What it is all about: DRAM memory as a challenge for modern automotive systems
The amount of data that needs to be processed in real time in modern vehicles is constantly increasing. At the same time, there are requirements for low power consumption as well as great cost pressure, which leads to the increased use of components originally developed for the consumer market. The result are heterogeneous computing platforms consisting of GPUs, dedicated accelerators, CPUs, as well as DRAM memories, in particular.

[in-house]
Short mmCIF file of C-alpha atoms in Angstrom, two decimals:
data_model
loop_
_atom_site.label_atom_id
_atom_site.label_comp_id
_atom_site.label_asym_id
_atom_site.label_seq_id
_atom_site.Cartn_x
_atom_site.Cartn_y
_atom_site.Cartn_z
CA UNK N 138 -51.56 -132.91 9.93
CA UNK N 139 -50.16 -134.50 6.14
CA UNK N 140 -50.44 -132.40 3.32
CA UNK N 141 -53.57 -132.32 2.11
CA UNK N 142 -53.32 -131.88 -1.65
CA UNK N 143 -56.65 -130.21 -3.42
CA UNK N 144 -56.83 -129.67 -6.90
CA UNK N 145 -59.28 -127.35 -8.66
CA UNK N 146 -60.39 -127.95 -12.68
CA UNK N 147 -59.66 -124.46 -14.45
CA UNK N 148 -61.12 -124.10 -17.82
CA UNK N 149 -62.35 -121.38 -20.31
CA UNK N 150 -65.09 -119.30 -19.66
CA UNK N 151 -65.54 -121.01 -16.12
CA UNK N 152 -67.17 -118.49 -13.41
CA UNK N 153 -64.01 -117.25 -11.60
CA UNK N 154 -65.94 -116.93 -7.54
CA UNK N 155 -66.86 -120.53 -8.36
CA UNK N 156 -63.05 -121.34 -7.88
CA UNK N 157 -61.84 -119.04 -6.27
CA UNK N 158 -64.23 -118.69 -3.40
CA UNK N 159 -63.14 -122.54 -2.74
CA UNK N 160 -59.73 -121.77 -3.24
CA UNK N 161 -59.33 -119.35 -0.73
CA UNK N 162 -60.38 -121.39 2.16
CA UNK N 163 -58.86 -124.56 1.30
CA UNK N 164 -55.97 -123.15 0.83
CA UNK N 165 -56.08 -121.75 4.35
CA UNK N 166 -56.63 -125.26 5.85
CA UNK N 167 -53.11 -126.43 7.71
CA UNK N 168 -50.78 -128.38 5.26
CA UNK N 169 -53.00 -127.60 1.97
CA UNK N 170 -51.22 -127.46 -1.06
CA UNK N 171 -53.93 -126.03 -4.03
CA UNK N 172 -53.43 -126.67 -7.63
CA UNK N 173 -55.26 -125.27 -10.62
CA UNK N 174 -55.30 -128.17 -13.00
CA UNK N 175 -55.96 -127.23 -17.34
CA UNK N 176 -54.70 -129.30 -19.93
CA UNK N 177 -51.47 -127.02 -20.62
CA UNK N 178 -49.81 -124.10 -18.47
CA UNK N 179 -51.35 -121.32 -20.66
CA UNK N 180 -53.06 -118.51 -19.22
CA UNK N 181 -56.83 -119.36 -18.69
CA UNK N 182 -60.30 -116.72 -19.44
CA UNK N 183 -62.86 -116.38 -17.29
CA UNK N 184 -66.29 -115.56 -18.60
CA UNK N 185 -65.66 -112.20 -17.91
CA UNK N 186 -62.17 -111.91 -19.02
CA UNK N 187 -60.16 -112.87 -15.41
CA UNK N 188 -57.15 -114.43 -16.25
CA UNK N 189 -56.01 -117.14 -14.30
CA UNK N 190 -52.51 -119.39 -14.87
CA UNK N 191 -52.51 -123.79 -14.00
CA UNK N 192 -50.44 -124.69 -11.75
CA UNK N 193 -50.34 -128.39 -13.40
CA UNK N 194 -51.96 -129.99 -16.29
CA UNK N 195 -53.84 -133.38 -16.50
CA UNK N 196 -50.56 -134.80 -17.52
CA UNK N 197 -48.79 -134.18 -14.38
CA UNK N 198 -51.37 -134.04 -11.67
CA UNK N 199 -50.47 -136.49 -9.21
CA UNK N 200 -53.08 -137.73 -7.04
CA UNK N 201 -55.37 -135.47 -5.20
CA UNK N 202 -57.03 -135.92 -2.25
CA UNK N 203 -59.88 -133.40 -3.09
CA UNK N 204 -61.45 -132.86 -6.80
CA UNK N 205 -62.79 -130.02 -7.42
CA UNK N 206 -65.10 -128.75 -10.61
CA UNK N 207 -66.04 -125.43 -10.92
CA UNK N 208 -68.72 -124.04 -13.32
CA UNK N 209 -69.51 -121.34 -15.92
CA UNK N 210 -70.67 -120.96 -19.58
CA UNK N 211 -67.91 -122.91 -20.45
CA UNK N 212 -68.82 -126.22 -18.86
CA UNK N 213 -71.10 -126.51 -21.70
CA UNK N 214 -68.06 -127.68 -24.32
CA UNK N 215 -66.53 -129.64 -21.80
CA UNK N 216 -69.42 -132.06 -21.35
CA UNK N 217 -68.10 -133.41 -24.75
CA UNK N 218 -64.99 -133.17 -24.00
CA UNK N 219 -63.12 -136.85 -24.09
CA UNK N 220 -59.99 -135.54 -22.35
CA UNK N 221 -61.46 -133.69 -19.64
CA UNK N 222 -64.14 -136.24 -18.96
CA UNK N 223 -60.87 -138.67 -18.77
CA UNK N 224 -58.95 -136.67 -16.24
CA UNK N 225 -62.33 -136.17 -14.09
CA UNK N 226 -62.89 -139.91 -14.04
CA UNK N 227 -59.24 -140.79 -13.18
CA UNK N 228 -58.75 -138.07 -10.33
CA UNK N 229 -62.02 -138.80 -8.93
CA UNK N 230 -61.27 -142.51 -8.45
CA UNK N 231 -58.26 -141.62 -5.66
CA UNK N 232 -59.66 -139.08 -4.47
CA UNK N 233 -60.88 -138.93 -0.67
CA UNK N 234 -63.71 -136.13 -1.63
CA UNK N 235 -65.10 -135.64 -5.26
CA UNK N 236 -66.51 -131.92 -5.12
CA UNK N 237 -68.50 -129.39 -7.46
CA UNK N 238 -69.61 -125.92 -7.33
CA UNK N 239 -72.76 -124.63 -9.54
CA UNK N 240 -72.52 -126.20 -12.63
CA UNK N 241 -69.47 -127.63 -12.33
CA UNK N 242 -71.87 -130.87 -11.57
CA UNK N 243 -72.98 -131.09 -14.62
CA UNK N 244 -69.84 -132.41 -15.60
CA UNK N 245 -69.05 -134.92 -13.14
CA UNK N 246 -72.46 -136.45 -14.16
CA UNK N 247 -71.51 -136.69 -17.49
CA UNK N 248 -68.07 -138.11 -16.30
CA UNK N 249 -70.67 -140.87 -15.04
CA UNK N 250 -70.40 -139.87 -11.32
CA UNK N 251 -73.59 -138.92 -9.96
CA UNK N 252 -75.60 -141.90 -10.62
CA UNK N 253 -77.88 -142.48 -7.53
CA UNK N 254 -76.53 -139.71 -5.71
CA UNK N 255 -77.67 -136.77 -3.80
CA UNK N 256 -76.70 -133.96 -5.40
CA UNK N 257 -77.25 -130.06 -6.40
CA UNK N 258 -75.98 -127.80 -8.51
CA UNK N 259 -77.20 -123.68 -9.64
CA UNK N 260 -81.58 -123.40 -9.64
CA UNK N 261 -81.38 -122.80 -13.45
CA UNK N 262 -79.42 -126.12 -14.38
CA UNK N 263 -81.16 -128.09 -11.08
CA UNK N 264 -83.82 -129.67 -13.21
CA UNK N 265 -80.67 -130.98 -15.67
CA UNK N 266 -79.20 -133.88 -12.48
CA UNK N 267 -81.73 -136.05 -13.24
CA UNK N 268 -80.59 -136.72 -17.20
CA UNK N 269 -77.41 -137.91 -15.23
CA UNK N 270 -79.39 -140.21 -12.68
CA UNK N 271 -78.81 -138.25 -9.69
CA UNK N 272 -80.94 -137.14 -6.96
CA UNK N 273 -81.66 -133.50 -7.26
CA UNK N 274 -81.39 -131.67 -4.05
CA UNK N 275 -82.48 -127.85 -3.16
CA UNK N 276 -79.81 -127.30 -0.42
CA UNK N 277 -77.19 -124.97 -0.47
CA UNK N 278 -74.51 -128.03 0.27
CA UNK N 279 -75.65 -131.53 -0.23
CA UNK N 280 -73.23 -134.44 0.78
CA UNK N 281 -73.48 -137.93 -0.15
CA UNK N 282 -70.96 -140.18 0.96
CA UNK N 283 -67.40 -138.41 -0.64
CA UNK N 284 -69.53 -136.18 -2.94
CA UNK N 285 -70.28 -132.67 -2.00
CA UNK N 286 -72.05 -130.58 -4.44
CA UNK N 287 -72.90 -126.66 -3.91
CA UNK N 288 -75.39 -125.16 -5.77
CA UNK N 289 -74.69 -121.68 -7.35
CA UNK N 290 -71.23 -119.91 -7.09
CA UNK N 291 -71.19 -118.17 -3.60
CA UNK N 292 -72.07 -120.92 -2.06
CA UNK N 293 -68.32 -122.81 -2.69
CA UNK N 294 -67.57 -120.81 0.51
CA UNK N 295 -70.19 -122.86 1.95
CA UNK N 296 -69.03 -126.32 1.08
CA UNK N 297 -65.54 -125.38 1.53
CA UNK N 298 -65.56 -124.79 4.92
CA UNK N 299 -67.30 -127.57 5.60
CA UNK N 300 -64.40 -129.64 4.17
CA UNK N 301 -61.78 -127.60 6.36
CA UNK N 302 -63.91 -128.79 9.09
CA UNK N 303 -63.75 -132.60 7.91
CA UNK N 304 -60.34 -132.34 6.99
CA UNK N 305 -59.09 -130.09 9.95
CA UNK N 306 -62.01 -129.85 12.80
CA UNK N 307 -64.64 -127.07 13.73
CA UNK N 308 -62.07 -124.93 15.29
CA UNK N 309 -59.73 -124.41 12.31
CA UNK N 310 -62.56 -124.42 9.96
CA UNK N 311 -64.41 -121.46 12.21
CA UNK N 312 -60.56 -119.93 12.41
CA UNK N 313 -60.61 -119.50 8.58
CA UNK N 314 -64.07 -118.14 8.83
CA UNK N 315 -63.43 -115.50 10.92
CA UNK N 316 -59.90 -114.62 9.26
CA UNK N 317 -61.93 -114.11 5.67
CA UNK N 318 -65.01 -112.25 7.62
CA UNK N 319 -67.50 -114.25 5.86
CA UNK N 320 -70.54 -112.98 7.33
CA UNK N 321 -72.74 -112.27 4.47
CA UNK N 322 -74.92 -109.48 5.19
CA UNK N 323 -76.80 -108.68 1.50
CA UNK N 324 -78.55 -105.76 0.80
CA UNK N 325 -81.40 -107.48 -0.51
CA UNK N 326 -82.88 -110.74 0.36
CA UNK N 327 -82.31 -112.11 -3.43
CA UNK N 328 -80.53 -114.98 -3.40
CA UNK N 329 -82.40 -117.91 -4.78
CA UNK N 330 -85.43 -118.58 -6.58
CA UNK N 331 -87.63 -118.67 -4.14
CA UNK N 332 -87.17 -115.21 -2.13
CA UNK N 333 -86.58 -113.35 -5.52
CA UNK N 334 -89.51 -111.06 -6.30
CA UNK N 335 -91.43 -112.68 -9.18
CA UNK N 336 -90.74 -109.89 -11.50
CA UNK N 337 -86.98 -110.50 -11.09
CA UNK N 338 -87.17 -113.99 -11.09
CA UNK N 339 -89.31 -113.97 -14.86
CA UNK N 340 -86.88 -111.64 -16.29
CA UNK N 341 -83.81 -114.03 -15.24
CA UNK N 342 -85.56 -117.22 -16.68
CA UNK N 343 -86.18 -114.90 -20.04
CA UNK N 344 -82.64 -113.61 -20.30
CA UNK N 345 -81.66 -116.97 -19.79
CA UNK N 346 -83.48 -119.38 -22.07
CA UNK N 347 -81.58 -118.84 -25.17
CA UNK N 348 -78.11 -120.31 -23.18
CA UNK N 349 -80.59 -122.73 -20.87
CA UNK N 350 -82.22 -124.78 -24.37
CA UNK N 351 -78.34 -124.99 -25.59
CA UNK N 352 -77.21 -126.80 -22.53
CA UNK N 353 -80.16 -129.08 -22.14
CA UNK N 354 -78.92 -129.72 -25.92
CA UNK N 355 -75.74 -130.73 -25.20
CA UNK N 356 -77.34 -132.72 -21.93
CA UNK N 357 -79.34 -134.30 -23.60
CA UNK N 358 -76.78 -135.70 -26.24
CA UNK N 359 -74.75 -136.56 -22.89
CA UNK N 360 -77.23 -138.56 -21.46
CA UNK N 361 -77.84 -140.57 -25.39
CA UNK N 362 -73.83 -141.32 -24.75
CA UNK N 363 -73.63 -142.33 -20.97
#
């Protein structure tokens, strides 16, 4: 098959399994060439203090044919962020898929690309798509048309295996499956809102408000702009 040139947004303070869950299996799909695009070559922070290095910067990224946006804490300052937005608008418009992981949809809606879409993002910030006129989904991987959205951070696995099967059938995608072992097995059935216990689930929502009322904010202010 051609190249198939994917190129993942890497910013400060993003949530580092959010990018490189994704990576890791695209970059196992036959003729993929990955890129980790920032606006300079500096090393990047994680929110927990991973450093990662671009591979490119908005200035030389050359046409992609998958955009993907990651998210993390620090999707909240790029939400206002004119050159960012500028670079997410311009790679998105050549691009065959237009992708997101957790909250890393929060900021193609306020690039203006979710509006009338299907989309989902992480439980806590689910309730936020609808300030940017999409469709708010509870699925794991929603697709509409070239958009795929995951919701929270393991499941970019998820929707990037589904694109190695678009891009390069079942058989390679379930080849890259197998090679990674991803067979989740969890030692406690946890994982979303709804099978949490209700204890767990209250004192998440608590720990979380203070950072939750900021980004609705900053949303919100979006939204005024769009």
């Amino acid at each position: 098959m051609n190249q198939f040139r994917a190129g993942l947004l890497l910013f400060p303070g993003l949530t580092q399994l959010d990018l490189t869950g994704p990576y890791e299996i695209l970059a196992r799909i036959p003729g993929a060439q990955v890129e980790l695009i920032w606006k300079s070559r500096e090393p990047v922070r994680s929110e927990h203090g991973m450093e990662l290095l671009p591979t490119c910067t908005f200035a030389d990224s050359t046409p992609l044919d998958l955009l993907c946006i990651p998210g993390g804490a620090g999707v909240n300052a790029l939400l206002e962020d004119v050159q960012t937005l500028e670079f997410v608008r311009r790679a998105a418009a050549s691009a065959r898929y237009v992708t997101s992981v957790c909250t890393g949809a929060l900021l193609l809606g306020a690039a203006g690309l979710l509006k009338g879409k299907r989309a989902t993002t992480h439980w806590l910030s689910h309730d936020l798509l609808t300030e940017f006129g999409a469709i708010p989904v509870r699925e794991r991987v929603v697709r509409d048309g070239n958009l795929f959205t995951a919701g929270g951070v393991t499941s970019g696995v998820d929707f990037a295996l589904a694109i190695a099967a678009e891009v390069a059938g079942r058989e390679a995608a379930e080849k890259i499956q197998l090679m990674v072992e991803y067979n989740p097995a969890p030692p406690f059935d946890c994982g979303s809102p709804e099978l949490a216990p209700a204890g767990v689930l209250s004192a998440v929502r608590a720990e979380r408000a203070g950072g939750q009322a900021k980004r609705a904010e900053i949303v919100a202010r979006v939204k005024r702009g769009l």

Current ADAS applications require a DRAM bandwidth of approx. 100 GB/s. This requirement can currently still be met easily with memories developed for smartphones and tablets (LPDDR). In the next few years, the transition to autonomy levels 4 and 5 will increase the required bandwidth to up to 400-1000 GB/s, which can only be implemented in the long term with graphics memories (GDDR or HBM). In order to meet the safety and security requirements, diagnostic mechanisms such as memory tests or error correction mechanisms (ECC) must be used. Thus, the use of DRAMs for autonomous driving also poses major challenges in terms of safety and security. It is therefore important to address these challenges at an early stage and to pay close attention to all constraints.